Charities pay top dollar for dinner with Gladys Berejiklian despite regulator’s no-no to political donations

by | Oct 15, 2020 | Business

The Liberal Party is harvesting tens of thousands of dollars in donations from registered children’s charities and charities for the disabled. Michael West reports.

The Liberal Party is harvesting tens of thousands of dollars in donations from registered charities. This despite the fact that charities are not supposed to make donations to political parties.

The regulator is the Australian Charities and Not-for-profits Commission (ACNC) whose website appears to make it clear that making political donations is a disqualifying action for charities.

Nonetheless, Michael West Media has identified a number of donations to the Liberal Party over the past three years. Among disclosures to the NSW Electoral Commission:

  • the Armenian Relief Society (pictured above) paid $2,970 to have breakfast with Premier Gladys Berejiklian in March last year,
  • the Cerebral Palsy Foundation paid $1,790 to have dinner with the Premier in May 2018,
  • and Sydney Children Hospital Foundation paid $1,900 to have a conversation with the Premier.

The ACNC was contacted for comment but declined to provide a response to questions on the record. A request for an interview with Commissioner Gary Johns is yet to receive a response.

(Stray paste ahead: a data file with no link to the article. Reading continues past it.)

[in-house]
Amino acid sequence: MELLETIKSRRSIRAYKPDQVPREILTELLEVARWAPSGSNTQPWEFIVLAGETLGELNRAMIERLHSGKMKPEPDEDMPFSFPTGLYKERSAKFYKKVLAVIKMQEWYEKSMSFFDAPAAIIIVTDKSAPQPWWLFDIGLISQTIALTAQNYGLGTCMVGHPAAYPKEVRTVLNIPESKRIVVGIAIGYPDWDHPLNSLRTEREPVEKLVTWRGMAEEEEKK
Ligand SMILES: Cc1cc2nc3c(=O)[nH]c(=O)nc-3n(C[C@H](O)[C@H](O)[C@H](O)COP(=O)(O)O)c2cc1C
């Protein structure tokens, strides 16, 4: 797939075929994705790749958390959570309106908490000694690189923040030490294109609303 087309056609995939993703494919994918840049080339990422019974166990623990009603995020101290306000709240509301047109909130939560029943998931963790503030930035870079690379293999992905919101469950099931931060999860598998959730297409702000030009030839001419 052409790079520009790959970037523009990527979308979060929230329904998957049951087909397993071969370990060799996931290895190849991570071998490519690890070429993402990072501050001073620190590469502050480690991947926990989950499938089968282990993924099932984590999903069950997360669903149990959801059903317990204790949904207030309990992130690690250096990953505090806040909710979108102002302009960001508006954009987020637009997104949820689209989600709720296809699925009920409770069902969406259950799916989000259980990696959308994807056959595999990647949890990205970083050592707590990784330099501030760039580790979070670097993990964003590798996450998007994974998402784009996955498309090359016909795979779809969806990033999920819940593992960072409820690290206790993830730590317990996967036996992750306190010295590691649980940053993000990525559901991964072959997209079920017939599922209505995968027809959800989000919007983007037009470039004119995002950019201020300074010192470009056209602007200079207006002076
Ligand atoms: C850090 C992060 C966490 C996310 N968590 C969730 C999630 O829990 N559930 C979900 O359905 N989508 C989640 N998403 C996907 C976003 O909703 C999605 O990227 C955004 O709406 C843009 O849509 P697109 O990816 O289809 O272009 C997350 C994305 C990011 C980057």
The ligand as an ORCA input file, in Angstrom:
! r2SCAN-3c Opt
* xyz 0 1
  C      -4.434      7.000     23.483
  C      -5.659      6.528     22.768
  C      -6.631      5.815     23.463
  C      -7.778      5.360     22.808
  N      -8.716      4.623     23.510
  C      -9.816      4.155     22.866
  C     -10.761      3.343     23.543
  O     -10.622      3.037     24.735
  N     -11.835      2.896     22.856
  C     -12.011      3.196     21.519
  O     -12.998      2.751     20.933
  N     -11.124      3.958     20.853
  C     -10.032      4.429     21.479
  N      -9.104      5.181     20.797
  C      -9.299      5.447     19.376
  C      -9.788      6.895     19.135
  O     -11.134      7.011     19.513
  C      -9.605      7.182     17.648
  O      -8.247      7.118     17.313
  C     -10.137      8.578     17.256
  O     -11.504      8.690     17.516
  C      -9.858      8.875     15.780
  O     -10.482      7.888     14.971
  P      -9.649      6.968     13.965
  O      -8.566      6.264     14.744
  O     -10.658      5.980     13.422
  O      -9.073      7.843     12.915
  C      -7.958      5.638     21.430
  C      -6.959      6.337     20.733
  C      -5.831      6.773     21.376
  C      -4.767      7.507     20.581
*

Typically, charities raise money from both community donors, corporate donors and contributions from government. In the case of Cerebral Palsy Foundation, more than half its income is from government grants. Bizarrely then, the Foundation donates a bit of money to the Liberal Party and the Liberal Party in government gives the Foundation quite a bit more money.

To stress the scandal here: charities are giving money from community donors to a political party to use for its campaigning to stay in power and that political party, which controls the government, uses taxpayers’ money – not Liberal Party money – to donate to the charity.  

According to ACNC guidance:

Should a charity support (or oppose) a particular political party or candidate?